Tag Archives: Political Correspondents

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Dr Julien Mercille, UCD lecturer and author of The Media and the Irish Economic Crisis: A Political Economy and Dr Mercille with journalist Margaret Ward, Mick Clifford, of the Irish Examiner, and journalist and author of The Frontman Bono (In The Name Of Power, Harry Browne, on last night’s Tonight With Vincent Browne, hosted by Tom McGurk

Dr Julien Mercille on Tonight With Vincent Browne last night discussed the subject of Ireland’s political correspondents.

In particular he took aim at the political editor of The Irish Times, Stephen Collins.

Tom McGurk: “Can we talk about the political correspondents? Those people who dwell on the…what do they call it, outside Leinster House?”

Mick Clifford: “The plinth.”

McGurk: “The plinth. The plinth dwellers, right. To what extent do they protect the politics of this country? To what extent are they part of the problem too?”

Clifford: “Well, in a small country, you’re going to have an atmosphere whereby there is a certain consensus, whatever. Within that context though, to be fair, I don’t think you can just label political correspondents as one. I think there is a diverse group within them. But it’s inevitable, it’s inevitable in any type of set-up where you’ve…”

McGurk: “But they’re your consensus journalists, aren’t they? They’re down the middle of the line, aren’t they?”

Julien Mercille: “There’s a lot of very good examples but let’s take like Stephen Collins, of The Irish Times. He wrote a piece a few weeks ago, saying that Enda Kenny was doing well for the country because Enda Kenny was happy, or was smiling or something like that. That makes no sense whatsoever. I mean, and that passes for…”

McGurk: “Well, he’s not here to defend himself…”

Clifford: “Aah, I don’t think that’s very fair to be honest.”

Mercille: “Well, that’s what he said. He said that he was doing well…”

Clifford: “I think now, to be fair, I’ve read his columns and whether you agree or disagree with them, there’s a certain analytical element to them.”

Mercille: “There are some good columns. I’m giving one example of a column. Another very good one was a piece about Christine Lagarde, IMF chief, saying how good she was at yoga and how good she was an negotiating with a scarf, with men and turning down the thermostat. That’s like, that’s not…”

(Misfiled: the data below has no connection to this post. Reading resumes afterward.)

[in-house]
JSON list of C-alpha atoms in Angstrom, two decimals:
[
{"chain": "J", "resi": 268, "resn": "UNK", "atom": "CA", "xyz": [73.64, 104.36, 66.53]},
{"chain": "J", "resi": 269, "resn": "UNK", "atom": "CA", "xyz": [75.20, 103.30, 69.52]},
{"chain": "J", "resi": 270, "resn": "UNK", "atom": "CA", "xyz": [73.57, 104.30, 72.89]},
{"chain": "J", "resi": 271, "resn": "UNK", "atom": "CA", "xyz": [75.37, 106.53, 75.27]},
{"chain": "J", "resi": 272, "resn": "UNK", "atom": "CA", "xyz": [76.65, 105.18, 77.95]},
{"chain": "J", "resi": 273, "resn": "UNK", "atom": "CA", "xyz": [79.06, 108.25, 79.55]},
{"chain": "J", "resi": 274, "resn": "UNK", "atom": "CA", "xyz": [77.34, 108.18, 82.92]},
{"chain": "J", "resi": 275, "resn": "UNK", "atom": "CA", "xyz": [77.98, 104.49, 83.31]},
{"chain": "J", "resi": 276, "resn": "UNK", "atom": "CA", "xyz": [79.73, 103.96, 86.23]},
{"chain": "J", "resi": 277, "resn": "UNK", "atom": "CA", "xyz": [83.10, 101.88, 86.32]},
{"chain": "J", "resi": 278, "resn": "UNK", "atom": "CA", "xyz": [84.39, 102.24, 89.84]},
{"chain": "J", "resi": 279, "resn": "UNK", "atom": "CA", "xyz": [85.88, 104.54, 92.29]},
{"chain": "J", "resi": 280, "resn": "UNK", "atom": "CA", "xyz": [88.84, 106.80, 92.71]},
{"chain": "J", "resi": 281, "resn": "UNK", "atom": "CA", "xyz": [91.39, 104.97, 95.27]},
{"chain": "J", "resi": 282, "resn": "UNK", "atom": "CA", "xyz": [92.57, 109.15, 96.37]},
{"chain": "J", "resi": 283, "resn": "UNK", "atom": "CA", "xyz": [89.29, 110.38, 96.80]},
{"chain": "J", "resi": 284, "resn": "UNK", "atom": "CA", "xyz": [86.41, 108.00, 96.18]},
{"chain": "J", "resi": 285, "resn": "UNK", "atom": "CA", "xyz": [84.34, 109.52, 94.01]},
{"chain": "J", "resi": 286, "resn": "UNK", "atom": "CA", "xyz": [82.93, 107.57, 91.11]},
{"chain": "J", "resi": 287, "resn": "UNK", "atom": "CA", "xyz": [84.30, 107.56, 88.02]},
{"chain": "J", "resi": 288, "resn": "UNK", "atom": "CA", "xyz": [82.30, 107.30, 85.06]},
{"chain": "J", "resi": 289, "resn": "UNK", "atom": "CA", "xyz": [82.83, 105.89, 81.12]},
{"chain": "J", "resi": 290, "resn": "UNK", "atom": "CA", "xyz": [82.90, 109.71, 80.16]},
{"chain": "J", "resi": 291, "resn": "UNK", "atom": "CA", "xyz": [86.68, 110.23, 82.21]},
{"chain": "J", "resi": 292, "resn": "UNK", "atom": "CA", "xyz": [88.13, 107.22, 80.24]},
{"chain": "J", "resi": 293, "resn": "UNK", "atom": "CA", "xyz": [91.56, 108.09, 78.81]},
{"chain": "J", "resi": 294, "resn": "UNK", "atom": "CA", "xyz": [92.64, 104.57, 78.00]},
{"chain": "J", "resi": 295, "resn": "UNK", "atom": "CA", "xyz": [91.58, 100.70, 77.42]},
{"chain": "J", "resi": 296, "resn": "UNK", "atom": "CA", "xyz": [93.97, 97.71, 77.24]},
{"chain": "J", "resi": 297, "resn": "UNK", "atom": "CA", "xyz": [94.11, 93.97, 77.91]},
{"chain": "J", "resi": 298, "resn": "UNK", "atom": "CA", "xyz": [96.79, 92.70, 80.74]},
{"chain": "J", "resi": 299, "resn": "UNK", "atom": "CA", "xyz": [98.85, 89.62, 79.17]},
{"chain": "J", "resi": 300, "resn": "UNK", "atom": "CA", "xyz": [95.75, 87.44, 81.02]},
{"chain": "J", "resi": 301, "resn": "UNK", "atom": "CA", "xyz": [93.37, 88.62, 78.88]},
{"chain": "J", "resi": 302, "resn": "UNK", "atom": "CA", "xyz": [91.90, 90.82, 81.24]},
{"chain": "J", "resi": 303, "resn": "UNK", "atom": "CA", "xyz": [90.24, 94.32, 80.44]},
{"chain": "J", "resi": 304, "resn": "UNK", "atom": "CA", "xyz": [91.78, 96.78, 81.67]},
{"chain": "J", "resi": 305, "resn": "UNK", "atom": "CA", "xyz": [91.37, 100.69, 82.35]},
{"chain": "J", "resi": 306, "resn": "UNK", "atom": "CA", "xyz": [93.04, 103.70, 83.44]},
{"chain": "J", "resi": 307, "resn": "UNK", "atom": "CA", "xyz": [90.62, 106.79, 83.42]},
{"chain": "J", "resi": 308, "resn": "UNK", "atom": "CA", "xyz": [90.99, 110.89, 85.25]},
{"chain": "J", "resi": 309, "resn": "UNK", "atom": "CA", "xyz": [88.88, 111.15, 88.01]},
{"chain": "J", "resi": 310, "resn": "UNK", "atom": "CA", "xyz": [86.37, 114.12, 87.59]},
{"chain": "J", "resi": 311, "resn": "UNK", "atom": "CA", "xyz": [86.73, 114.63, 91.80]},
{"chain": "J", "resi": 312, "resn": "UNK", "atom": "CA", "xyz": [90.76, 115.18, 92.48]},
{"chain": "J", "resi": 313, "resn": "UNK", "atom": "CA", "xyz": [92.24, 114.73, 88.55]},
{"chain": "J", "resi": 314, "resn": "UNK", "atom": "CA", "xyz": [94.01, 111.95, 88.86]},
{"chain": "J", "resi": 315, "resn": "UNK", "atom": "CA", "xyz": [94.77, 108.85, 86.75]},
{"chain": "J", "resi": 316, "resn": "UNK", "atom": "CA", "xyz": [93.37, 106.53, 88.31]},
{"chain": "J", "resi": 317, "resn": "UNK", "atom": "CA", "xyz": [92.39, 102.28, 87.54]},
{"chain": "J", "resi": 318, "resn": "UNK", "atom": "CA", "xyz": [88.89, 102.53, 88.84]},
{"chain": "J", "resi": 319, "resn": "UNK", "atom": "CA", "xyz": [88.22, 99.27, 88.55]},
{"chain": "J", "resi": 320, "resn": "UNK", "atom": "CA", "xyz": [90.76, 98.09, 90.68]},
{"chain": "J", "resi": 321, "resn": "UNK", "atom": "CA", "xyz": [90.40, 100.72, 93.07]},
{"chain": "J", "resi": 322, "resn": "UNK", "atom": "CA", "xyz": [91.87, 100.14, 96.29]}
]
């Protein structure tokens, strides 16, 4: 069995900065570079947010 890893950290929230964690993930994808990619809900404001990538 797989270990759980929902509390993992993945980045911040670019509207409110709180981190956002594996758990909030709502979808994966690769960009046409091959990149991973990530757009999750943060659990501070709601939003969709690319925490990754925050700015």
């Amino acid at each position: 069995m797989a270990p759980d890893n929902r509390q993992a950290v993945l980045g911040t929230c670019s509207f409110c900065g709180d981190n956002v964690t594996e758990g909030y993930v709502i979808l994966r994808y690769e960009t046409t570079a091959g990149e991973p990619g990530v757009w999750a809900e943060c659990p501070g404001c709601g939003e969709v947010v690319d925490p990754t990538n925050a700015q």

McGurk: “But we complain consistently about the political classes so on and so forth but you rarely find any of the political journalists saying that, do you? They’ve got to survive in there, haven’t they?”

Harry Browne: “They’re effectively honorary members of the political class.”

McGurk: “And should they be in there for a long time? Or after two years shouldn’t they be taken out?”

Margaret Ward: “No, why aren’t they rotated? I mean, again, this would be normal journalistic practice.”

McGurk: “They go native if you leave them in there too long?”

Ward: “You would be rotated from a beat after two years. So, if you’re covering politics, after two years, you have to move on to something else, to something else. That keeps you from getting too close to your sources. The closer you get to your sources, the more reliable, the more reliant you are on them and therefore it becomes a little too cosy. And as you [McGurk] said, half these people all live in the same part of Dublin 4 or 6. Their kids go to school together, they play golf together, you know, they’re in the same restaurants..”

Browne: “Rotation is a great point because specialisation can be overrated, I think a really good journalist is someone who can pick up a subject and by the end of the day, or by the end of the week, or the end of the month, depending on the complexities of the subject, they’re expert enough to tell that story.”

McGurk: “This is a very depressing consensus we’re building: they’re all playing golf, they’re all going to the same schools and they’re all saying the same thing.”


Watch back here in full from 19.50

Previously: Lookin’ For Bubble

For Those Who Shouted Stop, He Salutes You